On we went past some more heroically statue-ed roundabouts and found another farang store with ant-less muesli and a spectacular array of potato chips that Bruce lingered over. There are some pretty outlandish potato chip flavors out in the world and it’s good to document them for the folks at home.

A roundabout sculpture about making salt.
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Seen on the streets of Kampot, some ugly, heavy, hardwood furniture.
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Kampot has a nice market but nothing to buy. I mean, if I needed bamboo poles or a machete or some Crocs or a Chinese blanket with inane English sayings on it I was in the right place. We were looking for some Kampot pepper that was cheaper than the 5-star-hotel-priced pepper at Sothy’s and maybe some nice Cambodian silk. But no. We are very glad we bought the silk textiles we did in years past because now the markets in SE Asia are flooded with polyester fakes. It’s quite sad.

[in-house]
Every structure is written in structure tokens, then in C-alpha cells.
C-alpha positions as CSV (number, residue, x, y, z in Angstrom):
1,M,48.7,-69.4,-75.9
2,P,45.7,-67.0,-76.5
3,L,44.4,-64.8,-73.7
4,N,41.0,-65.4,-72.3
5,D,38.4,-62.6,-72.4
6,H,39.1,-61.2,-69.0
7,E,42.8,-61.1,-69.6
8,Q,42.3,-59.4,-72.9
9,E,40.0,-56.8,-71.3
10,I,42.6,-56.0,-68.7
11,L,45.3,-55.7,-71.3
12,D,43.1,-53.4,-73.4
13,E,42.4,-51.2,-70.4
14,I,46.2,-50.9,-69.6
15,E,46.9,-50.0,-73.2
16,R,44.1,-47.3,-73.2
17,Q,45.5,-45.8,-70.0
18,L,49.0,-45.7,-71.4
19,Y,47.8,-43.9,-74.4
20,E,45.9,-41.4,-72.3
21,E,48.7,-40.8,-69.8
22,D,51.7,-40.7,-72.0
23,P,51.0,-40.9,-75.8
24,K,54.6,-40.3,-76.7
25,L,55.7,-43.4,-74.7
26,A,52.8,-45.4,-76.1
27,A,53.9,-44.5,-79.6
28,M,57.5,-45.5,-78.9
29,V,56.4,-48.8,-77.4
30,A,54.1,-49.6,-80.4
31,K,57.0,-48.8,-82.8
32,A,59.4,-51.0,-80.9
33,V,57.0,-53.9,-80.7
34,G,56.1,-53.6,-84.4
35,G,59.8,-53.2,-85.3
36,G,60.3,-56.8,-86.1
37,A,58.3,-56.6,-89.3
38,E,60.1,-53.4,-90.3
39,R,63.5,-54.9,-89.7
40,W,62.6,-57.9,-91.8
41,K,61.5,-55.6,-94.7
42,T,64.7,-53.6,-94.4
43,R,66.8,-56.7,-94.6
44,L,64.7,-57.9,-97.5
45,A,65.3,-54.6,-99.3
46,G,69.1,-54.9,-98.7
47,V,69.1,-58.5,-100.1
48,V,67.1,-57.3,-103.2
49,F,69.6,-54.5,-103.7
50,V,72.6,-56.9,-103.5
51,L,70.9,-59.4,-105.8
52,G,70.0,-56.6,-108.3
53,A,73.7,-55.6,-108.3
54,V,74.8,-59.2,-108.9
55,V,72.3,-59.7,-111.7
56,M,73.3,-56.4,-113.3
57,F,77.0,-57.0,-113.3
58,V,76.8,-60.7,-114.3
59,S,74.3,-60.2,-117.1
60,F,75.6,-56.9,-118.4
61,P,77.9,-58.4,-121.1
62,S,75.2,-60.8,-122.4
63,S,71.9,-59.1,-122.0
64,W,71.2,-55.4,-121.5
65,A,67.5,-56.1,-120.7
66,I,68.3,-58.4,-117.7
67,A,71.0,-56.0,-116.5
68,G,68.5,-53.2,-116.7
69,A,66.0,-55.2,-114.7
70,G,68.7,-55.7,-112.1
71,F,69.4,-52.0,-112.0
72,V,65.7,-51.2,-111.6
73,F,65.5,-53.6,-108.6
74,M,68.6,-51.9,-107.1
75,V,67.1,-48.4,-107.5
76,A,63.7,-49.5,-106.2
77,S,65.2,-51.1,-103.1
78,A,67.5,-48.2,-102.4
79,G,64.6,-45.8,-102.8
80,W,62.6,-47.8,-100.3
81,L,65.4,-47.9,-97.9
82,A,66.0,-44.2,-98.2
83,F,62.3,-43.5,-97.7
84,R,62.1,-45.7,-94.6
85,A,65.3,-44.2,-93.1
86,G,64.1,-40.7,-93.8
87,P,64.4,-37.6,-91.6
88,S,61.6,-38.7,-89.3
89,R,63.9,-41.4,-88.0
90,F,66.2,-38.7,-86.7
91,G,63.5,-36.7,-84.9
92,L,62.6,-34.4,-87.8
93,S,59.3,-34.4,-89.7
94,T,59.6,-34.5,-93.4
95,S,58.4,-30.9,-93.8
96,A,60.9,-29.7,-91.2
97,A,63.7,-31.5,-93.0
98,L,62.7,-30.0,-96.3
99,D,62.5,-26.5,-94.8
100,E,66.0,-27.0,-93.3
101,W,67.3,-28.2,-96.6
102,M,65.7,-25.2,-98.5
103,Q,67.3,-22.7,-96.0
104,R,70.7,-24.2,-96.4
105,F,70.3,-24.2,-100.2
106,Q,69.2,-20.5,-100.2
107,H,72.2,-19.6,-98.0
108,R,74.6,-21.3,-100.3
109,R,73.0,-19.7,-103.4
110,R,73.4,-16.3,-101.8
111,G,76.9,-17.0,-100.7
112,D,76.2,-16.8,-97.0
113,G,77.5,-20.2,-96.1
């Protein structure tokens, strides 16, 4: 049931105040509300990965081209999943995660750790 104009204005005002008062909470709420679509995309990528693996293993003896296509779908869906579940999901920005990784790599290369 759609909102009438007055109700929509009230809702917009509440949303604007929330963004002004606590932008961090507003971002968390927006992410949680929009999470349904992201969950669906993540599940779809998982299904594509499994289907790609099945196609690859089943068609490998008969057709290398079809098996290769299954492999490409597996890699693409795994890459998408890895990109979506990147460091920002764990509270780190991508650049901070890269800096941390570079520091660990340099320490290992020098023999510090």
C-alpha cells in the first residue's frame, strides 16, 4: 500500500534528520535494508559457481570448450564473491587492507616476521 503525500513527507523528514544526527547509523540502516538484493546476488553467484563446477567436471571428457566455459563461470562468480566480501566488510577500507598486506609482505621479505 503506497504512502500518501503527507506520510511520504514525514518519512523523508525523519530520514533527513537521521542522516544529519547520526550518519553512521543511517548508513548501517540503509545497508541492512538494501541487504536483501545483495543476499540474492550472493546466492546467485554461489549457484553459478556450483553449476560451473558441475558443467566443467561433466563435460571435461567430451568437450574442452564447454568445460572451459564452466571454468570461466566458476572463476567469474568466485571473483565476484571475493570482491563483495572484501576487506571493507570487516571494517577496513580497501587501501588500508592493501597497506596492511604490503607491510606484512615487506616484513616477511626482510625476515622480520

Kampot is known for delicious durian, an oxymoron in my book.
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Where's the pepper?
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Kampot central market.
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Kampot central market.
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Kampot central market.
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There is a nice riverfront in Kampot and we had a fruit shake at a nice lady’s dump of a cafe. As we were leaving some sketchy foreign guys showed up and marched straight into the back of her cafe. My sense in Cambodia always is that there are dark edges to everything, and all kinds of characters seem to wash up there. Best to pay for the fruit shake and do the fast walk out of there.